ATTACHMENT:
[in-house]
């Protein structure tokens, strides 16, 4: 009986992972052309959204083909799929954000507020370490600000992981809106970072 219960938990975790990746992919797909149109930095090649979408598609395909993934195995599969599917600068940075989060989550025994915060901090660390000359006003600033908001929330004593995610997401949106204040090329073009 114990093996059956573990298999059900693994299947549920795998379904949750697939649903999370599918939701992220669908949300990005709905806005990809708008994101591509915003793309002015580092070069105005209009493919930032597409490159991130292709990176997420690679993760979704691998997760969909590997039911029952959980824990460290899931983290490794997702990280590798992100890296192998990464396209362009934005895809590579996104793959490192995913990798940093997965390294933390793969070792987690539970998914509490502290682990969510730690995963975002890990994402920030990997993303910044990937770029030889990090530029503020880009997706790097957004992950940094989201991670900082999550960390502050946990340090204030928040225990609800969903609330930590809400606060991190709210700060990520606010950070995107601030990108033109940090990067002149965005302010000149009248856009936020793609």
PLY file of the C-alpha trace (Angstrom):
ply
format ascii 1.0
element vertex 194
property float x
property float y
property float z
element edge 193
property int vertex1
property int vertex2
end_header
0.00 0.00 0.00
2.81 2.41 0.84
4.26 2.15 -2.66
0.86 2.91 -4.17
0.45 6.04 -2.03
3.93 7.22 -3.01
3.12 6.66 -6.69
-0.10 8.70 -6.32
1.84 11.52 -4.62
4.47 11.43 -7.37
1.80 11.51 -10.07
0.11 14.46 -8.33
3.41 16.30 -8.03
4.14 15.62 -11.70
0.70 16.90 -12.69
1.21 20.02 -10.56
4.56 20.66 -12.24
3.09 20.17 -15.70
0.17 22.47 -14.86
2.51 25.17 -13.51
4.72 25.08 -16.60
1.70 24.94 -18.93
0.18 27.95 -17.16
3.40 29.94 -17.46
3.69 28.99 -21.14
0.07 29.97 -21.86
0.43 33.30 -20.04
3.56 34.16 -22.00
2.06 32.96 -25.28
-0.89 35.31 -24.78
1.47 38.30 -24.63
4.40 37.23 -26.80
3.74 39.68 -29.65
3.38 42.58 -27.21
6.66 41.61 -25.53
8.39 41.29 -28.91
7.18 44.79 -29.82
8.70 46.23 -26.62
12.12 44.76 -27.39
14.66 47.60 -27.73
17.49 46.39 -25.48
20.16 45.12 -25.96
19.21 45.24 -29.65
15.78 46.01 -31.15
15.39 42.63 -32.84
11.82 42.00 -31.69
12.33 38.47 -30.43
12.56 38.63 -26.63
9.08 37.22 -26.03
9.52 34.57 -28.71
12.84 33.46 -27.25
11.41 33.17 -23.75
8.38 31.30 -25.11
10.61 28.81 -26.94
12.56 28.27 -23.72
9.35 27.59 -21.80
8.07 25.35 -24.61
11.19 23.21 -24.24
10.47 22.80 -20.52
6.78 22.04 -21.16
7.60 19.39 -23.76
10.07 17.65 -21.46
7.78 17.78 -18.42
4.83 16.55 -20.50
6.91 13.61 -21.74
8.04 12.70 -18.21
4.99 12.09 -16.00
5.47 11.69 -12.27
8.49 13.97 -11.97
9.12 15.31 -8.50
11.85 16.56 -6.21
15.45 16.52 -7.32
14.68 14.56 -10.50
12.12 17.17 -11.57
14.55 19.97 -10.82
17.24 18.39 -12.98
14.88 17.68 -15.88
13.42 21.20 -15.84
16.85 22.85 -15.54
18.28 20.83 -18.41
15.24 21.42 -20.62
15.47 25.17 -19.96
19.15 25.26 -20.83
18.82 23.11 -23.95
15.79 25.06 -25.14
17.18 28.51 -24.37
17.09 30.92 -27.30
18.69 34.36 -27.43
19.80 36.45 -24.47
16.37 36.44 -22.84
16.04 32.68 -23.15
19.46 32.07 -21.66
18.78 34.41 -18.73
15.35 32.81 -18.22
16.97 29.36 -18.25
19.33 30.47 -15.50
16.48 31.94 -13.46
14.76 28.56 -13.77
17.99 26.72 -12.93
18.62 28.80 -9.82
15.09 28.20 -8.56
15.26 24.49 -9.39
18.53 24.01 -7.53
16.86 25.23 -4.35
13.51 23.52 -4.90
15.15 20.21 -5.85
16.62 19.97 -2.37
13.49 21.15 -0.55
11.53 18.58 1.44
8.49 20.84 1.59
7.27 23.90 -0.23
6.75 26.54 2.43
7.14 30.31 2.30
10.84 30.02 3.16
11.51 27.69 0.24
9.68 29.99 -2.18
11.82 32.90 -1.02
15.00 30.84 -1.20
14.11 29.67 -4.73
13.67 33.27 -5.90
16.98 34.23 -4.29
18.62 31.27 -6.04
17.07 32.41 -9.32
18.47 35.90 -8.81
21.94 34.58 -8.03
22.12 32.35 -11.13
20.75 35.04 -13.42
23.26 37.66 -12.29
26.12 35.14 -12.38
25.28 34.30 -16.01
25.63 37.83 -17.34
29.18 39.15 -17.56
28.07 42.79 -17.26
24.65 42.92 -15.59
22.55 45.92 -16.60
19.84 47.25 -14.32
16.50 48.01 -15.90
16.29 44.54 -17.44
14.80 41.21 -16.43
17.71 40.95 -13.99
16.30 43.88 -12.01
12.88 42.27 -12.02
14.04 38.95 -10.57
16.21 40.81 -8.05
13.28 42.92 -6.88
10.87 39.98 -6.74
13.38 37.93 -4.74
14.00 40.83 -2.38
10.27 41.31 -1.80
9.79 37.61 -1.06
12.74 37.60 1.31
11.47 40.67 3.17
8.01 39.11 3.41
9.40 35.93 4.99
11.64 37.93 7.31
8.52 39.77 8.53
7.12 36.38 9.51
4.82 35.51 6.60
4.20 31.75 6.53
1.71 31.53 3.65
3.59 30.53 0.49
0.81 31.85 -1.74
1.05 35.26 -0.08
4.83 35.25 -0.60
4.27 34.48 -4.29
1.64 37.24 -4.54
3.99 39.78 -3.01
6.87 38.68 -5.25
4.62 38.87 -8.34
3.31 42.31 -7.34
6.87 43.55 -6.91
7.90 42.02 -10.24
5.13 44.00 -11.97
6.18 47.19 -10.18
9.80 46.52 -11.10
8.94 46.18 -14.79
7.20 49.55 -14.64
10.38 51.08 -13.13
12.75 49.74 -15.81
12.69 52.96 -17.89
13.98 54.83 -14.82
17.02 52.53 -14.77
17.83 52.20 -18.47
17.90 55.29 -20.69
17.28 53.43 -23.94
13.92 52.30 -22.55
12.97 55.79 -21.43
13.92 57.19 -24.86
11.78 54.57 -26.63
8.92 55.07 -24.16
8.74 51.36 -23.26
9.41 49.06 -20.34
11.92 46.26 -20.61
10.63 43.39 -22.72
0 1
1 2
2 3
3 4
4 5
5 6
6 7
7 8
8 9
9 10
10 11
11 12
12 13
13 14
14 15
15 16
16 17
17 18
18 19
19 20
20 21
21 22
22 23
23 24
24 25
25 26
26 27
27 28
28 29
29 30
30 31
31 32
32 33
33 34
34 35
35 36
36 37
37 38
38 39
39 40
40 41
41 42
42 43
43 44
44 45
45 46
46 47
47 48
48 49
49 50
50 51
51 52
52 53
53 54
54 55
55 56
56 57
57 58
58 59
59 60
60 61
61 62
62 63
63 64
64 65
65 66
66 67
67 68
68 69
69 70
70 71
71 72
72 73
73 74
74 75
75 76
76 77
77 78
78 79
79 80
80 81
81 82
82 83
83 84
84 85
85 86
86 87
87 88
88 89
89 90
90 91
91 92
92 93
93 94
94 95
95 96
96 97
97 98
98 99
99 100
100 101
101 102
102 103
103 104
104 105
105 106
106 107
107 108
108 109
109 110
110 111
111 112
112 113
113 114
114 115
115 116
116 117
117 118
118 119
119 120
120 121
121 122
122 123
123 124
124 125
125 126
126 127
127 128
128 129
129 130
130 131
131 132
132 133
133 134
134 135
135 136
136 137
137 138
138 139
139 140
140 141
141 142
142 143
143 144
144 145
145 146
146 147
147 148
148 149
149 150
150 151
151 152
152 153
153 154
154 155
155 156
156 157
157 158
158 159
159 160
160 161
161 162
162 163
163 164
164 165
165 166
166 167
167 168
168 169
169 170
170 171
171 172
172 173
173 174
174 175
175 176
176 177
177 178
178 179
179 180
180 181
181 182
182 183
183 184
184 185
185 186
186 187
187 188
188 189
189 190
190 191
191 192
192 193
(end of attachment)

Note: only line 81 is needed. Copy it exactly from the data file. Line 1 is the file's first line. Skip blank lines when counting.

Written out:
5.47 11.69 -12.27